Fry: Isda equity derivatives definitions: challenges and opportunities

Fry: Isda equity derivatives definitions: challenges and opportunities

To achieve transparency, product and process standardisation are being carefully scrutinised as trade documentation must become consistent enough for electronic processing—a mandate of such legislation as the Dodd-Frank Act and the European Markets Infrastructure Regulation (EMIR).

Creating OTC trade documentation that enables electronic matching is fundamental to achieving standardisation in this asset class and is the key driver behind the 2011 ISDA Equity Derivatives Definitions, due to be published this year.

The new definitions represent the single largest overhaul of OTC trade documentation taxonomy since definition booklets were introduced. Their goal is to create a standardised documentation structure fit for the 21st century and built to facilitate electronic processing across the full range of equity derivative products. The magnitude of these changes, however, is not to be underestimated as their implementation will significantly impact technology, processes and people across the front, middle and back office.

The Approach

To achieve standardisation, market participants recognised dramatic changes would be required to:

  • Ensure a smooth path between legal agreement of terms and electronic processing
  • Increase the number of products that can be processed electronically
  • Increase the number of participants agreeing to market standard defaults
  • Provide a future-proof model that can accommodate inevitable new products and terms

The 2011 terms break new ground with the following:

1.     FpML-compliant format. The new Definitions are the first to be created and published in a machine-readable format, having been developed in Financial products Markup Language (FpML) and specifically engineered to facilitate electronic processing for both confirmation matching and reporting purposes.

2.     Matrix approach. This method will replace the old MCA structure, propagating an approach already proven in credit derivatives. Matrix terms are merely adhered to by parties on ISDA’s website, thus eliminating the need for prolonged bilateral negotiation and greatly minimizing paper-based processing.

3.     Modular structure. The new approach enables many additional products and complex exotic combinations to be built within the existing structure and language of the definitions. It allows for changes and additions that will occur to the terminology over time and the terms will be adaptable enough to incorporate enhancements within the existing framework—something with which previous ISDA definitional booklets have struggled.

Key Challenges

Before the Definitions’ full potential can be realised, several major hurdles will need to be addressed.

  1. The need to implement quickly. The process to adhere to and implement these Definitions has yet to be approved. It has been suggested that the new terms will not be actively used until a matrix is in place for that product. If this is the case, there will be pressure to agree upon and implement the matrix in a timely fashion so the extensive legal negotiation has not gone to waste.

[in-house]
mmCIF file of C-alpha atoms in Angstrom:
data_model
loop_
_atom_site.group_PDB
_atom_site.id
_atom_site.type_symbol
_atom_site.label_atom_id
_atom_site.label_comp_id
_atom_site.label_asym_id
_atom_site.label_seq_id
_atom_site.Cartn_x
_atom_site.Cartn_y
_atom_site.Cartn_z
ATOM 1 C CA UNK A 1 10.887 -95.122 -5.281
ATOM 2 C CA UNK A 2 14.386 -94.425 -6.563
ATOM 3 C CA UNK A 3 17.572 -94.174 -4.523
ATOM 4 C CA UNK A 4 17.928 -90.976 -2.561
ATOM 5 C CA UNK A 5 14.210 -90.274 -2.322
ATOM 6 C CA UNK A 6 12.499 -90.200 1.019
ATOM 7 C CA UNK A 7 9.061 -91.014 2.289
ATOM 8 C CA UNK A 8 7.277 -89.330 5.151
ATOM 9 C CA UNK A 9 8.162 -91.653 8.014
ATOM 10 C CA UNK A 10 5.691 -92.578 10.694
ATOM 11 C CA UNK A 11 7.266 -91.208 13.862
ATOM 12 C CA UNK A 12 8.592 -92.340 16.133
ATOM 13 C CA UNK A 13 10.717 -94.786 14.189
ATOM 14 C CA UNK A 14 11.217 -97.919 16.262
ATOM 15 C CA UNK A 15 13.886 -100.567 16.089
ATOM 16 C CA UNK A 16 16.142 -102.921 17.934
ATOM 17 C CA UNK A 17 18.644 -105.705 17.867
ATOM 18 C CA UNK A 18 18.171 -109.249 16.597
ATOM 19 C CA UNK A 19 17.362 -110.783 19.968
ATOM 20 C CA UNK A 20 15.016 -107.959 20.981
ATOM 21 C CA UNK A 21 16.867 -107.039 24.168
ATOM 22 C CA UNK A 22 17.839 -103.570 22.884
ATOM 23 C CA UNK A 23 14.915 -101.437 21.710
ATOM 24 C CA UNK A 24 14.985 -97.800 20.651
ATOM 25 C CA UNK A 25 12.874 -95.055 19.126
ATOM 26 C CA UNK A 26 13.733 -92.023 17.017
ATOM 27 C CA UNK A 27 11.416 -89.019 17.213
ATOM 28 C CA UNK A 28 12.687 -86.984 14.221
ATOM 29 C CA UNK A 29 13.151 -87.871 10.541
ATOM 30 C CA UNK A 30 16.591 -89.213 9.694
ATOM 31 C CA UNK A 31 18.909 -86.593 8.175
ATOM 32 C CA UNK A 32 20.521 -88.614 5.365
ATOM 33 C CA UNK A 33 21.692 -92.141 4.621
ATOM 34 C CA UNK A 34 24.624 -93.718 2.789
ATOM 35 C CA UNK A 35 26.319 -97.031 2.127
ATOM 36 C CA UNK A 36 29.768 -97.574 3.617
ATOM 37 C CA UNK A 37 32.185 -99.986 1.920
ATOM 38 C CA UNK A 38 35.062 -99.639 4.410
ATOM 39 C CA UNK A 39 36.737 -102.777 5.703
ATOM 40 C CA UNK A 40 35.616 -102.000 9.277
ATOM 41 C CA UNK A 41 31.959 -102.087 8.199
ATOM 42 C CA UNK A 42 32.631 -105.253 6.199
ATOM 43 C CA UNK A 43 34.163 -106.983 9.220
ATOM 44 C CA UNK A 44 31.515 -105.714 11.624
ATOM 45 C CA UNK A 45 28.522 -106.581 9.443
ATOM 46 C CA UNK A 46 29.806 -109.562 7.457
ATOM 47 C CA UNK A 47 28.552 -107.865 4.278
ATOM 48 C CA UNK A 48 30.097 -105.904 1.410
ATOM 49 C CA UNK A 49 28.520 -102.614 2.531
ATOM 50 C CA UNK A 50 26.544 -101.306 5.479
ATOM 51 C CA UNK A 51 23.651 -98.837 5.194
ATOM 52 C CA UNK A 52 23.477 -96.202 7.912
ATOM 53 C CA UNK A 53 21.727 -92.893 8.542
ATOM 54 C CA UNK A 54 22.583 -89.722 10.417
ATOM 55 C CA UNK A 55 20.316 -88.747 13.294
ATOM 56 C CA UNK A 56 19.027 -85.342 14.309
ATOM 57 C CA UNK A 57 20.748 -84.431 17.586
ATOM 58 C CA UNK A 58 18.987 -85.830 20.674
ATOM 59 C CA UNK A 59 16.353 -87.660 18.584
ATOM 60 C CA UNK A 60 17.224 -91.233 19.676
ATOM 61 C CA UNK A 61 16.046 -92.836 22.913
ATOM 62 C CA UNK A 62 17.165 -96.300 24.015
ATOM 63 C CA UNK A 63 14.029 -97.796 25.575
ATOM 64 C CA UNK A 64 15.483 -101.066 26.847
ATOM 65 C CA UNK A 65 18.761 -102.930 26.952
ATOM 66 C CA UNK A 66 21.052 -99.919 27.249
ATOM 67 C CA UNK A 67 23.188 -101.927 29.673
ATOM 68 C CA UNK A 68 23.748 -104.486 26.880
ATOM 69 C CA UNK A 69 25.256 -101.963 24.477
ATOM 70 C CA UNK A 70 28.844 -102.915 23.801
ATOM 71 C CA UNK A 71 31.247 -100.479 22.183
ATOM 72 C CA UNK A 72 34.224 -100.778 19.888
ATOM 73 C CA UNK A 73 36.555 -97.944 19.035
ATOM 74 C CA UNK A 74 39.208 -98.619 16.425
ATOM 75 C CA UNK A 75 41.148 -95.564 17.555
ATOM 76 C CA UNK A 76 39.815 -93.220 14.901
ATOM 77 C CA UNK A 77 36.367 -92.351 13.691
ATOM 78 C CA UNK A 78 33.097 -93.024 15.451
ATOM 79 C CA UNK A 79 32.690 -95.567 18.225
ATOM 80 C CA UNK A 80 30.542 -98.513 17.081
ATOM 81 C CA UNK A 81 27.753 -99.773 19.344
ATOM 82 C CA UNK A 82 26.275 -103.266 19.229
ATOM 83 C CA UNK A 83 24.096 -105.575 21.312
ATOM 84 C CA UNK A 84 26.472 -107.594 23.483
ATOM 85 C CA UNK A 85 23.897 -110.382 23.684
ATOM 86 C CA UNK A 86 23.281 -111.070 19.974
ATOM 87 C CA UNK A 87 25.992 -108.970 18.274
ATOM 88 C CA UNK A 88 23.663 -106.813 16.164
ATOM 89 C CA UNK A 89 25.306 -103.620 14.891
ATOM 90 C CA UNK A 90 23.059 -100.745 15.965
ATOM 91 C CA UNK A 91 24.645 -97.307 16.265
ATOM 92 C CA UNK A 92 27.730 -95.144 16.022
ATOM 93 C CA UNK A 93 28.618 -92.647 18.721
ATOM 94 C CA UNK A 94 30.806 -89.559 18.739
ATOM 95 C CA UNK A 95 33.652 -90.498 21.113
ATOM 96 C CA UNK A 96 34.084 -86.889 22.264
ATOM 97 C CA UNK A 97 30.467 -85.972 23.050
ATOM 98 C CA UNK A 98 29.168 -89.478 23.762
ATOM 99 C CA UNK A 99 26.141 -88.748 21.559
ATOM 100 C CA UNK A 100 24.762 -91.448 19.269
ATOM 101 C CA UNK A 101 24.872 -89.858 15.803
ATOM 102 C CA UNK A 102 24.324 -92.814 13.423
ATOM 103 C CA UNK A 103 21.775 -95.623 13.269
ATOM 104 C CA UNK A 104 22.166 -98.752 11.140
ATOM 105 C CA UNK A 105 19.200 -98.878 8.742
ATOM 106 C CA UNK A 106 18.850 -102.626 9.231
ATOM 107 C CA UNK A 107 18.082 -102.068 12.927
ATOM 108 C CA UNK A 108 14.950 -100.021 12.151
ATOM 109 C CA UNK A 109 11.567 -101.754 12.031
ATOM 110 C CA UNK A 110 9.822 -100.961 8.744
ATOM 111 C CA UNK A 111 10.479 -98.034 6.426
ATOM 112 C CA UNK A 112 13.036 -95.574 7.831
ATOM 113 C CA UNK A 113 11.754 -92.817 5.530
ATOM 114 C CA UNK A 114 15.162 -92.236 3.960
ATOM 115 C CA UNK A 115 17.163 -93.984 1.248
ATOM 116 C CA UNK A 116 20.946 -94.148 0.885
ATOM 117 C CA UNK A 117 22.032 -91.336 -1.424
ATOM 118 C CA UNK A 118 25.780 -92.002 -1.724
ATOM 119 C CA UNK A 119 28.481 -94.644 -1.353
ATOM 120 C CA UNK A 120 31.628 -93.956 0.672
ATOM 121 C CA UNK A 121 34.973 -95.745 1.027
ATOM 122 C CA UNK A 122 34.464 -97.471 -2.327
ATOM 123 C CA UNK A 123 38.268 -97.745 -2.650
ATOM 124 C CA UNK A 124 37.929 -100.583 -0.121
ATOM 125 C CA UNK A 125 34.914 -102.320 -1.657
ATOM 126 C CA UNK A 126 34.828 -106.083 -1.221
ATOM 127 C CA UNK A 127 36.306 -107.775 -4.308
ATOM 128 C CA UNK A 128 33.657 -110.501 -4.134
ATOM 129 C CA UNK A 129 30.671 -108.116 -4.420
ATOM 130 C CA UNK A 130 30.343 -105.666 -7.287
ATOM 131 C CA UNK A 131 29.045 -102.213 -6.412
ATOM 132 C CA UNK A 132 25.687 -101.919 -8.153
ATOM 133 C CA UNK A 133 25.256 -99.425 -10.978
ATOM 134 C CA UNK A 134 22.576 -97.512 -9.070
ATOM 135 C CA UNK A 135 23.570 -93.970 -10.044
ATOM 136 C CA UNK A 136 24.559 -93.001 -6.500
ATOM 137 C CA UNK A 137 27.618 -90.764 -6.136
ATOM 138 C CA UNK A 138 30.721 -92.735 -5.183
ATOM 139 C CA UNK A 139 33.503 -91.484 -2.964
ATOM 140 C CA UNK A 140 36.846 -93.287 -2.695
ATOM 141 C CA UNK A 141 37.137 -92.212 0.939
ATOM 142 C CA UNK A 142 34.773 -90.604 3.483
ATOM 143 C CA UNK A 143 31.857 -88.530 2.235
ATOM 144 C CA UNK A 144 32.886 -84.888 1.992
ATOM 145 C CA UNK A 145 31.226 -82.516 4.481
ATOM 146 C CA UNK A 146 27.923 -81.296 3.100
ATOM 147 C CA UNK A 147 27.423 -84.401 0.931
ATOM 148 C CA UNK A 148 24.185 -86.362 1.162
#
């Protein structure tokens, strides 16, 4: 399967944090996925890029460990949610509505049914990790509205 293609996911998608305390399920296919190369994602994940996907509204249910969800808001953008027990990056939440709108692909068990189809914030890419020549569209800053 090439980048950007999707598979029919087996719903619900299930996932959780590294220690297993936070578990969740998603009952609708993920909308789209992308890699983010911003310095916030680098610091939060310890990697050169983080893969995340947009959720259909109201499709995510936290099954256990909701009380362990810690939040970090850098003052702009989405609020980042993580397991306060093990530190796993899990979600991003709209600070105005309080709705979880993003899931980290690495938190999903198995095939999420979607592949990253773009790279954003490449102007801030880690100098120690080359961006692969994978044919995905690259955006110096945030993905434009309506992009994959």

1. Handling bespoke documentation. Conversely, if participants can utilize the Definitions without a matrix using any of the menu items, questions arise as to how matching platforms will cope with electronic versions of bespoke documentation.

  1. Engaging the business. Traders must now focus time away from revenue generation in order to agree to default elections from the list of menu options and create the matrix for each product.

  1. Spoilt for choice. The proliferation of elections under the new definitions creates a headache for the market in trying to agree defaults for matrices.

  1. Managing transition. For a period, there will be cross over between the old 2002 terms and the new Definitions. This could cause considerable legal basis risk if not coordinated across the market.

  1. Retail products. The terms impact goes beyond the OTC market. Participants will be required to update legal prospectuses for retail and securitized products so they mirror the new Definitions and avoid legal basis risk.

  2. Change management. Participants will have to complete internal analysis to determine how to make these changes within the required timeframes. The scope is considerable and will impact the front-to-back trade life cycle.

  1. Resourcing the change. Market participants are already addressing other key initiatives and will be hard-pressed to find the budget and staffing needed to make necessary changes. This could impact their ability to meet the proposed deadlines.

Taking the First Step Towards a More Secure Marketplace

The 2011 ISDA Equity Derivatives Definitions promise participants the tools to rectify past problems, harmonise current templates, and standardise new products. They also promote electronic processing and provide a sound framework for OTC equity derivatives well into the 21st century. However, it is clear that the publication of these terms is only the start of a long and potentially arduous road towards a more secure marketplace.

Nick Fry is a director at Sapient Global Market

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